@Alicia For having a lousy color sense I think it looks great! The paper used for watercolor does make a huge difference, and watercolor can have a mind of its own anyway. I’m really looking forward to what I can learn about them in this course.

    • Dawn E
      Participant
      Chirps: 1
      warbler day 1   1) I got a late start on this but wanted to do the assignment, so made a fairly quick sketch.  One thing that was hard was to convey the contrast between the soft fluffy looking feathers higher up and the more sharp lines of black in the lower feathers.  Also, the angle of the bird was hard to convey: it's head seems turned from position of the lower body.  I hope I could have conveyed it better if I'd spent more time, but I wonder if I will have the patience to draw something very detailed. 2) I noticed many details after I started drawing that I hadn't noticed just looking at the photo:  the texture of the feathers, the different coloring on different areas, the way the beak attaches to the head, the eye, the claws, the lichen on the branch, etc. etc.
    • Alejandra
      Participant
      Chirps: 1
      IMG_6697 I am so happy to be in this course. Drawing the warbler was so much fun!! I'm a photographer and I'm used to looking at details but I think drawing made me appreciate the gentle sloping lines and shapes even more
      • Christine
        Participant
        Chirps: 8
        Lovely drawing!
      • PAMELA
        Participant
        Chirps: 1
        I like this drawing very much.  I think you capture the personality of the bird.
    • IRENE
      Participant
      Chirps: 6
      This took a while to draw.  Not really clear on the plant or leaves.  Enjoyed the process but it was bit frustrating getting the right proportions and angles.  Outline came easy but details more challenging. I don't think I would have the time to do this detail in nature because of the time and the changes in lighting and definitely the position of the warbler.  I didn't notice the lichen on the branch until I had to draw it.
      • Dorothy
        Participant
        Chirps: 4
        Irene your drawing is framable!!!  Absolutely gorgeous!   Looking forward to seeing more of your work. 💕
    • IRENE
      Participant
      Chirps: 6
      Lesson_1
      • Sue
        Participant
        Chirps: 4
        I love the detail here.
      • IRENE
        Participant
        Chirps: 6

        @Sue Thank you Sue.

      • daniel
        Participant
        Chirps: 4
        I love the detail and value in your sketch.
      • Alicia
        Participant
        Chirps: 23
        Wow - you did a beautiful job; I especially like how you did the branch and leaves.
    • Rachel
      Participant
      Chirps: 2
      A1604855-4473-48D6-A982-41D6F8C28739 Definitely a plus that it held still. I got lost in the drawing just like I used to, which was really lovely.
    • Dana
      Participant
      Chirps: 2
      1. A little bit familiar. The most easily part was drawing the feathers around the head and the challenging part was... maybe the back part, a little short the tail. 2. Yes! The brownish stripes under it's belly. I didn't notice it if I don't draw it.20191007_231844
    • Richard
      Participant
      Chirps: 2
      As I have been practicing or I should say trying to practice drawing I wasn't too daunted by the warbler, I started out with the branch then begain drawing the shape of the bird, and added the details later.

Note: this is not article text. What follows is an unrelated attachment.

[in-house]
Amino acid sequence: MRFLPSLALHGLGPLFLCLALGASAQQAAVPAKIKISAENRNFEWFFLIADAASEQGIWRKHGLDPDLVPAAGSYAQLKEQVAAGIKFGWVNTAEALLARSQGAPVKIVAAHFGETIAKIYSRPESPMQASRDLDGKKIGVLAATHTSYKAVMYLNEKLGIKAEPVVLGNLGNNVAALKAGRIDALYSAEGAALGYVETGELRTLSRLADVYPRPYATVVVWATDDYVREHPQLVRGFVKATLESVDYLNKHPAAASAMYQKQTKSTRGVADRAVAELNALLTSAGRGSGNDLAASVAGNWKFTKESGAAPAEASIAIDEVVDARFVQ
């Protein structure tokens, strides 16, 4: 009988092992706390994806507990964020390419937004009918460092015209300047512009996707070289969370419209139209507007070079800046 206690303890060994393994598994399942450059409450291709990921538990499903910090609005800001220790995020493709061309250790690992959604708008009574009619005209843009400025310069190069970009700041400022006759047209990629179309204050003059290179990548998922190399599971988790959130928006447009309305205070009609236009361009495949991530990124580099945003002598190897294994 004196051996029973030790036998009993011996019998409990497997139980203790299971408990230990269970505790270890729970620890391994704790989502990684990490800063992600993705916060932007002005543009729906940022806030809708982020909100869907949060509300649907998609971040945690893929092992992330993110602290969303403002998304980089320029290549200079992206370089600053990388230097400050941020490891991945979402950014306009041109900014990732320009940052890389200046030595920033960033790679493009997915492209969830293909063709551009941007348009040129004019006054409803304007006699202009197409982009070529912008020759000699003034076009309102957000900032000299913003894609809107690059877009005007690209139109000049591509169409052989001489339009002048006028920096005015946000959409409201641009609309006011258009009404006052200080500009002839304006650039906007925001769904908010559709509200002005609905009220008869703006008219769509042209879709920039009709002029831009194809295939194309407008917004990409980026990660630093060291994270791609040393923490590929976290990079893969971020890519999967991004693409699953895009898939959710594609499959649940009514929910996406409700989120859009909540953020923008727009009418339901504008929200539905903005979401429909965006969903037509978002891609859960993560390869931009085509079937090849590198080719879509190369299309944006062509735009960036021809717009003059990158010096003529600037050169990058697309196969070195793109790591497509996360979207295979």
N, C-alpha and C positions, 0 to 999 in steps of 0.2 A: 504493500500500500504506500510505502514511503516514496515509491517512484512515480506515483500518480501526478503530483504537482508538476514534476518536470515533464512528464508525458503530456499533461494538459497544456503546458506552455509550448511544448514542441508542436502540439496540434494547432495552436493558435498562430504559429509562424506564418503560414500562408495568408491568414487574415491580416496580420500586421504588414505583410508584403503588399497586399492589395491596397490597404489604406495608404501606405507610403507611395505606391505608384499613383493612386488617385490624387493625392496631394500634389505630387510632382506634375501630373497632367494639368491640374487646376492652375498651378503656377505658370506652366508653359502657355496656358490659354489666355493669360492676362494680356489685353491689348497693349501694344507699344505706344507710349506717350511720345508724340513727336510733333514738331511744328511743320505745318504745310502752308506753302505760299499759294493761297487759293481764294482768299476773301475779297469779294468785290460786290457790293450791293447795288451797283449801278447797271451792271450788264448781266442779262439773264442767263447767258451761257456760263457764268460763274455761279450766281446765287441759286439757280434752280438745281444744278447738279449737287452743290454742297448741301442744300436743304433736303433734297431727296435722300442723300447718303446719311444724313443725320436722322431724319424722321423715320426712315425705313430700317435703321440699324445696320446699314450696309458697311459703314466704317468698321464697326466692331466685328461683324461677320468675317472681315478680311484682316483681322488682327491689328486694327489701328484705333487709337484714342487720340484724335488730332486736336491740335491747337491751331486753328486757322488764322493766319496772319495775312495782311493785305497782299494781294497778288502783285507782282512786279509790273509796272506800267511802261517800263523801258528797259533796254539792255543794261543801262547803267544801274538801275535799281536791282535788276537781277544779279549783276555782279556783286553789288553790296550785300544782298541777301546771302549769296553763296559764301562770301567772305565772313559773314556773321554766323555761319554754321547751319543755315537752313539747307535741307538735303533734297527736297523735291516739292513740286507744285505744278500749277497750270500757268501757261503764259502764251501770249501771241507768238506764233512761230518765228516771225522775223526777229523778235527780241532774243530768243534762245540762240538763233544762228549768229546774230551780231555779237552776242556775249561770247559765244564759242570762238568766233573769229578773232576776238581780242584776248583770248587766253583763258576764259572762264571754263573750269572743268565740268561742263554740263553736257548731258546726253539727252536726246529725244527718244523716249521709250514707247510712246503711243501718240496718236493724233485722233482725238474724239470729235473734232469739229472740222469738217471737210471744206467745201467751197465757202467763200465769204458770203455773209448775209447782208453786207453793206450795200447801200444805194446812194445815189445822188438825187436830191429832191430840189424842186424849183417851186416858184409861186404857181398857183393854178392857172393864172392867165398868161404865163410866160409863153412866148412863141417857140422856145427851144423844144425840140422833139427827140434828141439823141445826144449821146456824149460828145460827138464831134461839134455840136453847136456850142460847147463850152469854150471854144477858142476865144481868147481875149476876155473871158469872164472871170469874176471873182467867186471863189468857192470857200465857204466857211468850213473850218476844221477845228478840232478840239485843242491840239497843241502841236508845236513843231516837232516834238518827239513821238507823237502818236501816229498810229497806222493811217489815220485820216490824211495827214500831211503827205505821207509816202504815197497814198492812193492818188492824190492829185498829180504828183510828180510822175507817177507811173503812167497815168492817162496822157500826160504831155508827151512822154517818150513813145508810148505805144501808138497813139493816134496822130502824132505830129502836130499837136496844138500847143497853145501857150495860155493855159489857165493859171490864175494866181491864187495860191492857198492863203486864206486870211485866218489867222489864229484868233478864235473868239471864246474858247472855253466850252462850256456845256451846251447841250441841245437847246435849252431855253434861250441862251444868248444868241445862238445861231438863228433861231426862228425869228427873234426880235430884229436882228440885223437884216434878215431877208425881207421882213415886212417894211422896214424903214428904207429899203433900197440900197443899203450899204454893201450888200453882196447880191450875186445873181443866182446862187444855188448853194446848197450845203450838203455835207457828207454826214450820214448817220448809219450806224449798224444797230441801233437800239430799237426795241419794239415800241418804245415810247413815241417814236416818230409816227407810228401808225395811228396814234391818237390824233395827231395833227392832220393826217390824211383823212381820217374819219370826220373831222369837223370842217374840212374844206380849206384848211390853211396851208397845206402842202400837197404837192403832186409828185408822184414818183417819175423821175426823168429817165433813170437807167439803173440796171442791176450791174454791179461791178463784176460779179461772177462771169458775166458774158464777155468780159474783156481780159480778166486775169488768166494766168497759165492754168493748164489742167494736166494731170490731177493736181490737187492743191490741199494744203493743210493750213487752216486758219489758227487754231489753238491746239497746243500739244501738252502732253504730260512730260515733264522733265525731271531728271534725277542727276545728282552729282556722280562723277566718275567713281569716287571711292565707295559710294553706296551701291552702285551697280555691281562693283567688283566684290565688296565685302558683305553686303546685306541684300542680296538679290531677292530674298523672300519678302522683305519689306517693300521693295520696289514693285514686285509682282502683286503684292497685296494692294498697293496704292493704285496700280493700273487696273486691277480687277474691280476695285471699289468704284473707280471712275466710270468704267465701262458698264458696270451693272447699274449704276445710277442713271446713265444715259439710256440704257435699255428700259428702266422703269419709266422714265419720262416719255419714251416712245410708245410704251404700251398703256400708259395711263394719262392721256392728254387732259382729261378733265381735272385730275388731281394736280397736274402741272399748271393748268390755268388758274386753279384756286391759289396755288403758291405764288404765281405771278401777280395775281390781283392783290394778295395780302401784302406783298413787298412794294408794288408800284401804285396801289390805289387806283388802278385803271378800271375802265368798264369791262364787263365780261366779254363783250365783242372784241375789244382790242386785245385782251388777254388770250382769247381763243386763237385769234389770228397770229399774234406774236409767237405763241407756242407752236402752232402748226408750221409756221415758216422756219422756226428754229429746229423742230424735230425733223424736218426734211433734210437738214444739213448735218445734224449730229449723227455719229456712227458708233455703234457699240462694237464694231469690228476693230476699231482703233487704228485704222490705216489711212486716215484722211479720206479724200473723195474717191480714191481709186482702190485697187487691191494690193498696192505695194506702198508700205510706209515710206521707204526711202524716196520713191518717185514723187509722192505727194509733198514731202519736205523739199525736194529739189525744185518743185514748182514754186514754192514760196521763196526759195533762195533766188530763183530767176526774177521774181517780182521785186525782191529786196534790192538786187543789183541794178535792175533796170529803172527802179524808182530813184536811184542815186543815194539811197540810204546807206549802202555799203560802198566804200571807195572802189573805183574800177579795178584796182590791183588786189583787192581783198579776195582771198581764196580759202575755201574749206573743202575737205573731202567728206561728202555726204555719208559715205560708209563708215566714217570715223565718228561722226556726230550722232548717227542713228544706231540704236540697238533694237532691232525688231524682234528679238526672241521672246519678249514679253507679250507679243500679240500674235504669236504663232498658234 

• Janice
      Participant
      Chirps: 9
      IMG_51891. it was hard to start the body of the bird on a blank page. Using colored pencils for the first time was a challenge. Nothing was particularly easy. It was difficult making the warbler as beautiful on the page as he was in the photo. My eraser was terrible. Must get a decent one.
      • Rose
        Participant
        Chirps: 15
        Look for a kneadable eraser with any artist supplies. Invaluable.
      • Janice
        Participant
        Chirps: 9

        @Rose Thank you, Rose. I took your advice and bought an eraser at Art Materials today. Here is my second attempt at drawing the yellow warbler. It isn't quite done, but I like the shape so far. IMG_5200

      • Rose
        Participant
        Chirps: 15

        @Janice And I can see improvement in the shape, nice!

    • Heather
      Participant
      Chirps: 3
      Proportions are the hardest - to make sure the bird is still identifiable as its species  - so many subtle cues are hard to capture. I find it difficult to get feathers right or at least not misleading. I am getting better at representing light/shade but still find it challenging to differentiate colour markings from shade markings.   There are are many things I see when I attempt to draw that I wouldn’t otherwise. It makes me realize that I don’t know bird feather structure very well! For me, if I sketch a plant in the field, I fully know its features. It’s such a great tool. C873F13E-1C9A-435E-8480-79F152E5665D
    • Erin
      Participant
      Chirps: 4
      7DC6B28E-1180-4D19-888A-88F675E74B39 1. I have some experience in drawing from photos, so that helped give me some confidence. I tried to not get too caught up in the details, but since I’m new to birding, I realized that I’m not quite sure which details are important to capture precisely and which ones I can ‘fudge’ a bit. 2. However, drawing helps me notice the details in the first place, which will hopefully help me learn over time what makes each bird unique!
    • Joni
      Participant
      Chirps: 2
      It wasn't too difficult but for me the challenge is usually getting the proportions correct. What was noticeable when drawing it was how the bill "connects" on the bird's head/face and the various colors on the bird's plumage-- it is not just yellow. This would indeed make a difference when journaling.IMG_3094
    • Kati
      Participant
      Chirps: 12
      i like drawing from photos. it gives me much more time to study the detail, although i'm trying to stay loose. I find proportions the most challenging aspect, and i'm hoping this course will help fine tune my drawing skills. i would not have noticed the lichen at first. I think it's important to make note of those details in writing, as they do help complete the story of what you are seeing. IMG_8475
    • Sandy
      Participant
      Chirps: 32
      IMG_2585
    • Montecito
      Participant
      Chirps: 22
      1. I Liked drawing from a photograph, I could take my time to draw the details, the colors are more clear. I wish i could see the bird moving to analyze in a better way the beak, body, wings. 2.If I were sketching in nature, I would not notice details as the different colours, color of feathers. IMG_4492 (1)